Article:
‘Verge’ by Sara Burant, Comment by Erik Muller

Sara Burant. Verge. Finishing Line Press. $14

                                                                    Comment by Erik Muller 

One virtue of chapbooks is their clarity of intent that can be sustained for a reading straight through. It is a rare larger volume that allows this.

Sara Burant’s Verge assuredly develops its title as theme and variations. The verge is principally a border, an edge, the brink of something. It is also movement in a direction. The vision of the poems allows that this something, this direction, can be both known and unknown, both grasped and unattained. Another variation, verger, suggests someone, the poet in this case, who takes care of the interior of a church and acts as attendant during ceremonies.

One verge is the boundary between the human and natural worlds. The adolescent student in the poem “Verge” yearns to be free of the classroom and outside with a “flicker of bright something,” a bevy of monarch butterflies. She is maturing for flight. The Japanese Garden can call the adult to things she needs to relearn, how to unwind “to be small/as a winter wren, how to enter/the secret rooms of ferns.”

Another verge locates the speaker between wanting and not wanting to recognize “our other selves,” as revealed by the burgeoning mushrooms, pushing from underground in all-too-human fingertips, skin, and lips. “We’re caught on the verge” because to be known fully can be “forbidden, even dangerous.”

The most tender verge involves the poet and her father in the several pieces during her childhood and after his death. In his saying “Goodnight now Sara,” she is safely at one with him, yet the verge is acute as she writes his elegy. The winter-wren with the power to sing “the sky inside him” is the tutelary muse:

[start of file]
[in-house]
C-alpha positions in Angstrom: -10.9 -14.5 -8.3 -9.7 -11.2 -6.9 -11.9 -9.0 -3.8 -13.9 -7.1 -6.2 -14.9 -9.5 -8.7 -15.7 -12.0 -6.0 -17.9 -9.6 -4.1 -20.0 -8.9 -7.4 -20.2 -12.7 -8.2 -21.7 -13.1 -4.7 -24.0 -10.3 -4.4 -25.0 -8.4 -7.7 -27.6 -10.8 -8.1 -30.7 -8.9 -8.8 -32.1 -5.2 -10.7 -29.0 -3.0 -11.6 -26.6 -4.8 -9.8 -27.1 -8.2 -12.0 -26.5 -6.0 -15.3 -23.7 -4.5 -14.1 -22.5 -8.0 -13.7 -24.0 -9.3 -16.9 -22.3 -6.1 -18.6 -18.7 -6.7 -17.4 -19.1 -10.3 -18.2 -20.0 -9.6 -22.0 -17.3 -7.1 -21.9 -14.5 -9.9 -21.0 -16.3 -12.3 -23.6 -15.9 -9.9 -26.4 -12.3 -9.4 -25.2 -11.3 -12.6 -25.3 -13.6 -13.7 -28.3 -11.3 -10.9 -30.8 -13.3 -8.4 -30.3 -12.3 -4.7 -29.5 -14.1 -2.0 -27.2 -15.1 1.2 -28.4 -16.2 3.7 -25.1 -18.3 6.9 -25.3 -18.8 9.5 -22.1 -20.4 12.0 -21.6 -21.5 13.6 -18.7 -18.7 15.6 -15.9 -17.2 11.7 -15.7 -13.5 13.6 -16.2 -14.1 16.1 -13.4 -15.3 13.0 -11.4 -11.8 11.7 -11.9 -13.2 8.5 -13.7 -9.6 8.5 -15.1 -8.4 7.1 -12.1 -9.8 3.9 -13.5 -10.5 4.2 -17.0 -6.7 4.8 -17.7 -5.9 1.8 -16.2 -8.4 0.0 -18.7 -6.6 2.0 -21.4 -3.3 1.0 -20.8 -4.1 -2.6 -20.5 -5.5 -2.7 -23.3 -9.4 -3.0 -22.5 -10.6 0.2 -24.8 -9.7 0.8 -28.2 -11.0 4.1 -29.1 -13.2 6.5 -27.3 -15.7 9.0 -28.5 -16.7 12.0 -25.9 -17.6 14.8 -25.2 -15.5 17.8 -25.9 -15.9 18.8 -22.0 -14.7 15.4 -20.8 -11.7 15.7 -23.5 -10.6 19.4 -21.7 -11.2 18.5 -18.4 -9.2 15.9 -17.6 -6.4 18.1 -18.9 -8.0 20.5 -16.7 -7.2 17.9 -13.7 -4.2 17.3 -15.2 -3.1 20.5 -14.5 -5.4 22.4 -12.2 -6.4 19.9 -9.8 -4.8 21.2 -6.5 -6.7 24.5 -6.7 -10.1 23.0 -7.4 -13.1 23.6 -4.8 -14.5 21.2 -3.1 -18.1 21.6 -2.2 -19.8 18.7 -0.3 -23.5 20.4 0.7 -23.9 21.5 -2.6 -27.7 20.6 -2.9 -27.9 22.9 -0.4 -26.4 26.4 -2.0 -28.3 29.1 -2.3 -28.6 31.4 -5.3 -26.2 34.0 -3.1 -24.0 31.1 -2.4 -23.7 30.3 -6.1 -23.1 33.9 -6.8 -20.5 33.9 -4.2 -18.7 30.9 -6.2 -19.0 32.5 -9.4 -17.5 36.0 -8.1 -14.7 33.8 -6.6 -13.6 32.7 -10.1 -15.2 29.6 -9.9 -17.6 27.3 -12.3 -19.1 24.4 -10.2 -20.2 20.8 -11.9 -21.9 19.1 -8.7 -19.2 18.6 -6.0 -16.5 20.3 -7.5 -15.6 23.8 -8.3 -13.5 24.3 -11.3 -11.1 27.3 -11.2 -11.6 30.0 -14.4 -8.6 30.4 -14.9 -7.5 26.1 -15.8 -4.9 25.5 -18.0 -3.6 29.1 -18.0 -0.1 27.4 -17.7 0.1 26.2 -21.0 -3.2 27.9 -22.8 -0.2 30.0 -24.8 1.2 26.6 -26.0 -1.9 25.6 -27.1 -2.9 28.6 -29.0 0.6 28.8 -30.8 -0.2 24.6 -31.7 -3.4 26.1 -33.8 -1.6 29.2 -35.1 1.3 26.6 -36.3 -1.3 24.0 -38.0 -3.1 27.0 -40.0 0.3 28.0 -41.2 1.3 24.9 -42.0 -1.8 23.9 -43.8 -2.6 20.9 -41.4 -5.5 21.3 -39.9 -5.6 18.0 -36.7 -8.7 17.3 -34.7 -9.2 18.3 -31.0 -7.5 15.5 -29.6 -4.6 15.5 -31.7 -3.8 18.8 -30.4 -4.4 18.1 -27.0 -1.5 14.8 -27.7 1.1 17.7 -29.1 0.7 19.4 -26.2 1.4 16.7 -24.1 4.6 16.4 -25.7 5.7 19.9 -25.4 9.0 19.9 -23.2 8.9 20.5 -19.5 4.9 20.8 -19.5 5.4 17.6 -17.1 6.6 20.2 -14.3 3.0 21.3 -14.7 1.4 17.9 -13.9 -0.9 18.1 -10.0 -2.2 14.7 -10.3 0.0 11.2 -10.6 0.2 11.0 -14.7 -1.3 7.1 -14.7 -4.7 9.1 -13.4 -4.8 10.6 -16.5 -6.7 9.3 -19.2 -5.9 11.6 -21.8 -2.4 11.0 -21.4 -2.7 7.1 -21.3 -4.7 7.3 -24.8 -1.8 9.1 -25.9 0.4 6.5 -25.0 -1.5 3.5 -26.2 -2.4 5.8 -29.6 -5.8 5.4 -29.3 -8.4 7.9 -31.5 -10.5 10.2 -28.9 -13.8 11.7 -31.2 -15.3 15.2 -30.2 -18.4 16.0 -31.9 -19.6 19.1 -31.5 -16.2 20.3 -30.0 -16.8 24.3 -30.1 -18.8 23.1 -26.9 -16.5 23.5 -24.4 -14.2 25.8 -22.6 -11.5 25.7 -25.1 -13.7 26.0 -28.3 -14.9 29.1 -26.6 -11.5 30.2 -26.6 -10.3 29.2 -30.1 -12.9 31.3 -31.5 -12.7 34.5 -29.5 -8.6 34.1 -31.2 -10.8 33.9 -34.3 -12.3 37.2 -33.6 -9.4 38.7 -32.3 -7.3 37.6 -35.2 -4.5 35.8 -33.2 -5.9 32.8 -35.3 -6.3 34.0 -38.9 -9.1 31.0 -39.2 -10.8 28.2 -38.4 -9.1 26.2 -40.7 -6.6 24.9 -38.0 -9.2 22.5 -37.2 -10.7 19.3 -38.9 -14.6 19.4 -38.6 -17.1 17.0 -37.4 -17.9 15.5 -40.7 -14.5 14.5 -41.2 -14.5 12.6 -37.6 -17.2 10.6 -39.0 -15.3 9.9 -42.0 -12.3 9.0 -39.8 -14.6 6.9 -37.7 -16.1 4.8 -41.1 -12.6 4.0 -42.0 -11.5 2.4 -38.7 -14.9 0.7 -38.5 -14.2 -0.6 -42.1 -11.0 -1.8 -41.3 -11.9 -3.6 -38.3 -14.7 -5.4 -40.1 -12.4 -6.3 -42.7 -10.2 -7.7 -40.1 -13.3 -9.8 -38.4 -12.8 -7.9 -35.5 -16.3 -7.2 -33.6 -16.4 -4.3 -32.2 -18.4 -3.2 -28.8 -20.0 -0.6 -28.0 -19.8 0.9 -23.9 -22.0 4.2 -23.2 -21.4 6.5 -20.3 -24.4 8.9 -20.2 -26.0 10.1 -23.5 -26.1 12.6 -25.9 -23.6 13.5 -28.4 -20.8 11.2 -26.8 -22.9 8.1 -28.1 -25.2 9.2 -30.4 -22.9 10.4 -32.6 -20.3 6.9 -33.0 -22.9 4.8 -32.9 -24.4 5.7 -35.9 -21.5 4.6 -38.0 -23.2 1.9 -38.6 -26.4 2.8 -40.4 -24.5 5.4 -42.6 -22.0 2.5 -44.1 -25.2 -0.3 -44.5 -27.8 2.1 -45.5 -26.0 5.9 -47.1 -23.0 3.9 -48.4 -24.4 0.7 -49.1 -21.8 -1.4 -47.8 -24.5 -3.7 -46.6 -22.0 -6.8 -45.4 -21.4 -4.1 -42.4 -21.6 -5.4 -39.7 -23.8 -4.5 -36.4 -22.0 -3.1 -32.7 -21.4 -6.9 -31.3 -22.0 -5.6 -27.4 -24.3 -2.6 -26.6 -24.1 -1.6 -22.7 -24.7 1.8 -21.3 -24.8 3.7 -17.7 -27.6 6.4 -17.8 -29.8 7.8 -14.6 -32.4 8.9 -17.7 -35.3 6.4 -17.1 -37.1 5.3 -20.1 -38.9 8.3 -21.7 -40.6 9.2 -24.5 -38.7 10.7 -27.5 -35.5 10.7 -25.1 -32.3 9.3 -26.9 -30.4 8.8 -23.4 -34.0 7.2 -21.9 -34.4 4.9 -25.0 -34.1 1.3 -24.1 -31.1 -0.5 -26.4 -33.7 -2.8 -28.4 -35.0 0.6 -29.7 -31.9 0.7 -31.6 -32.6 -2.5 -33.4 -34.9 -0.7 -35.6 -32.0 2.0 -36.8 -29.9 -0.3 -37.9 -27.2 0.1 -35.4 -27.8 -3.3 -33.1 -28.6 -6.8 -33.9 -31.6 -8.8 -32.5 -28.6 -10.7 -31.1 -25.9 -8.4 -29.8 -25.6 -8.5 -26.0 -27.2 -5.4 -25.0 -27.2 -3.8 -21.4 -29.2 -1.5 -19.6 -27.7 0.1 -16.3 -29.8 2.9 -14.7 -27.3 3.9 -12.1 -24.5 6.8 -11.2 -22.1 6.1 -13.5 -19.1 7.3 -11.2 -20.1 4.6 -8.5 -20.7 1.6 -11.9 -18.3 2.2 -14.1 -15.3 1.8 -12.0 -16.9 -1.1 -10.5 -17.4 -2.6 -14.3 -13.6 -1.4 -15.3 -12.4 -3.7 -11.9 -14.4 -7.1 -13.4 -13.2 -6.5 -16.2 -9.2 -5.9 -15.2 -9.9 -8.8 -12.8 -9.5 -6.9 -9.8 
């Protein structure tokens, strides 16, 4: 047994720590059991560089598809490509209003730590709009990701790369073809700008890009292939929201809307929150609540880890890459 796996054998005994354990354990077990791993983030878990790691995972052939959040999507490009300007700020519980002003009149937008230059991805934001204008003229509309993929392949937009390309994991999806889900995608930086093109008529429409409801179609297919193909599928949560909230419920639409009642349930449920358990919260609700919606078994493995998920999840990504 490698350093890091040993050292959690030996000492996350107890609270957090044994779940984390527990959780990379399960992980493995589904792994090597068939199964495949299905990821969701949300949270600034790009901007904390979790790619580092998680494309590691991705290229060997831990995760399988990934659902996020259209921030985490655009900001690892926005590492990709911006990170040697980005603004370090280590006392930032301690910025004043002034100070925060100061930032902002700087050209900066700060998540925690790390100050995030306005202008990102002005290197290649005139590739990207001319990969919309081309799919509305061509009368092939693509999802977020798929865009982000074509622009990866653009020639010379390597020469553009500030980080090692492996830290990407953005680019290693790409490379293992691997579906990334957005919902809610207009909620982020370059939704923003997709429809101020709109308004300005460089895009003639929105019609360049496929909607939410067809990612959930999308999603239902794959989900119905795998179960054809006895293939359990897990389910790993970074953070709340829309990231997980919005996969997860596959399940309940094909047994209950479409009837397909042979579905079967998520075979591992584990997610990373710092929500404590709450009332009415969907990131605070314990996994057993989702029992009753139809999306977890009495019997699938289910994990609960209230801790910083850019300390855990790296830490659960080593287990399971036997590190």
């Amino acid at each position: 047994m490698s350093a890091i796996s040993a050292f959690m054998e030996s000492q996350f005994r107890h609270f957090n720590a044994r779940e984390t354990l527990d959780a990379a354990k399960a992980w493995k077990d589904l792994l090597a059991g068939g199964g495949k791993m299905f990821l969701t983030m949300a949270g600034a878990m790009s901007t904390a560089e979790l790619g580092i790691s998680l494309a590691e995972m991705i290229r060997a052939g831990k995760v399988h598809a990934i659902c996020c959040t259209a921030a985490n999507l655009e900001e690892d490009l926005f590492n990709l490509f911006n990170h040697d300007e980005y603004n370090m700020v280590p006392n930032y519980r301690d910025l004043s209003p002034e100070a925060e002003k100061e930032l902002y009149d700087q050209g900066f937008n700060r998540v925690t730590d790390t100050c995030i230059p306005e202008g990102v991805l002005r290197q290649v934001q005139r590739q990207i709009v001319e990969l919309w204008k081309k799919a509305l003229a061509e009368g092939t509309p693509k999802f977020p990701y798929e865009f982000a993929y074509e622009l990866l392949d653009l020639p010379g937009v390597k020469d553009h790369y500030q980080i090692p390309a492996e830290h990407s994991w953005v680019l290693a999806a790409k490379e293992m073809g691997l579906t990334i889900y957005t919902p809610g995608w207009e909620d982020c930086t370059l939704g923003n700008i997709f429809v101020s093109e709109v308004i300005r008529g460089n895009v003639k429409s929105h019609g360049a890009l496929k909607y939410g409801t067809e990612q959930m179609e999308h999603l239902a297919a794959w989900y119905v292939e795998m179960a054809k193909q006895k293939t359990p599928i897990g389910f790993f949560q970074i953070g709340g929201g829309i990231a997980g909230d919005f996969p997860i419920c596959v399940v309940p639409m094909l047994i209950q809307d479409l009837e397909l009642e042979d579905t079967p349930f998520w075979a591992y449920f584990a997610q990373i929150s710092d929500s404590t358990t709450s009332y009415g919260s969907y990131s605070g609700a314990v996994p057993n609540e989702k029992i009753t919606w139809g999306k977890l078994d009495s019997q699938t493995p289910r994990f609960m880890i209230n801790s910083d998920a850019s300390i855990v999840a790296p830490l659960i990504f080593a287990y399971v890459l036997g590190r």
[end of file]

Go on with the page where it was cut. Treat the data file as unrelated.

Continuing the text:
Sing to them, winter wren. Tell them the dead,

having risen,

linger inside us like song.

Song is at the heart of these variations, music being made, being carried. Burant manages even her anecdotal poems as harmonies, drawing together disparate materials and emotions, expressing them smoothly and collectedly. As in the trim lines of “Song”:

It is light here

step in

this heart is boundless

and stays

And in “All Flesh,” a poem concluded with one Christian reference among several in the collection, this to the mystic of Norwich:

for the flames I became, the heat, the rising,

shards of bone left for the earth to hold

the way Julian held a hazelnut in her vision.

And wasn’t she shown in a clear light

that all flesh, all matter, is ever

cupped like a nut, a fruit, a seed in God’s

hand? Think of it: everything

seen and unseen, even the slow rot

at the edges of our days.

The nut, the nest, the father’s embrace— in this finely tuned chapbook, these are the something, the direction, beyond the verge.

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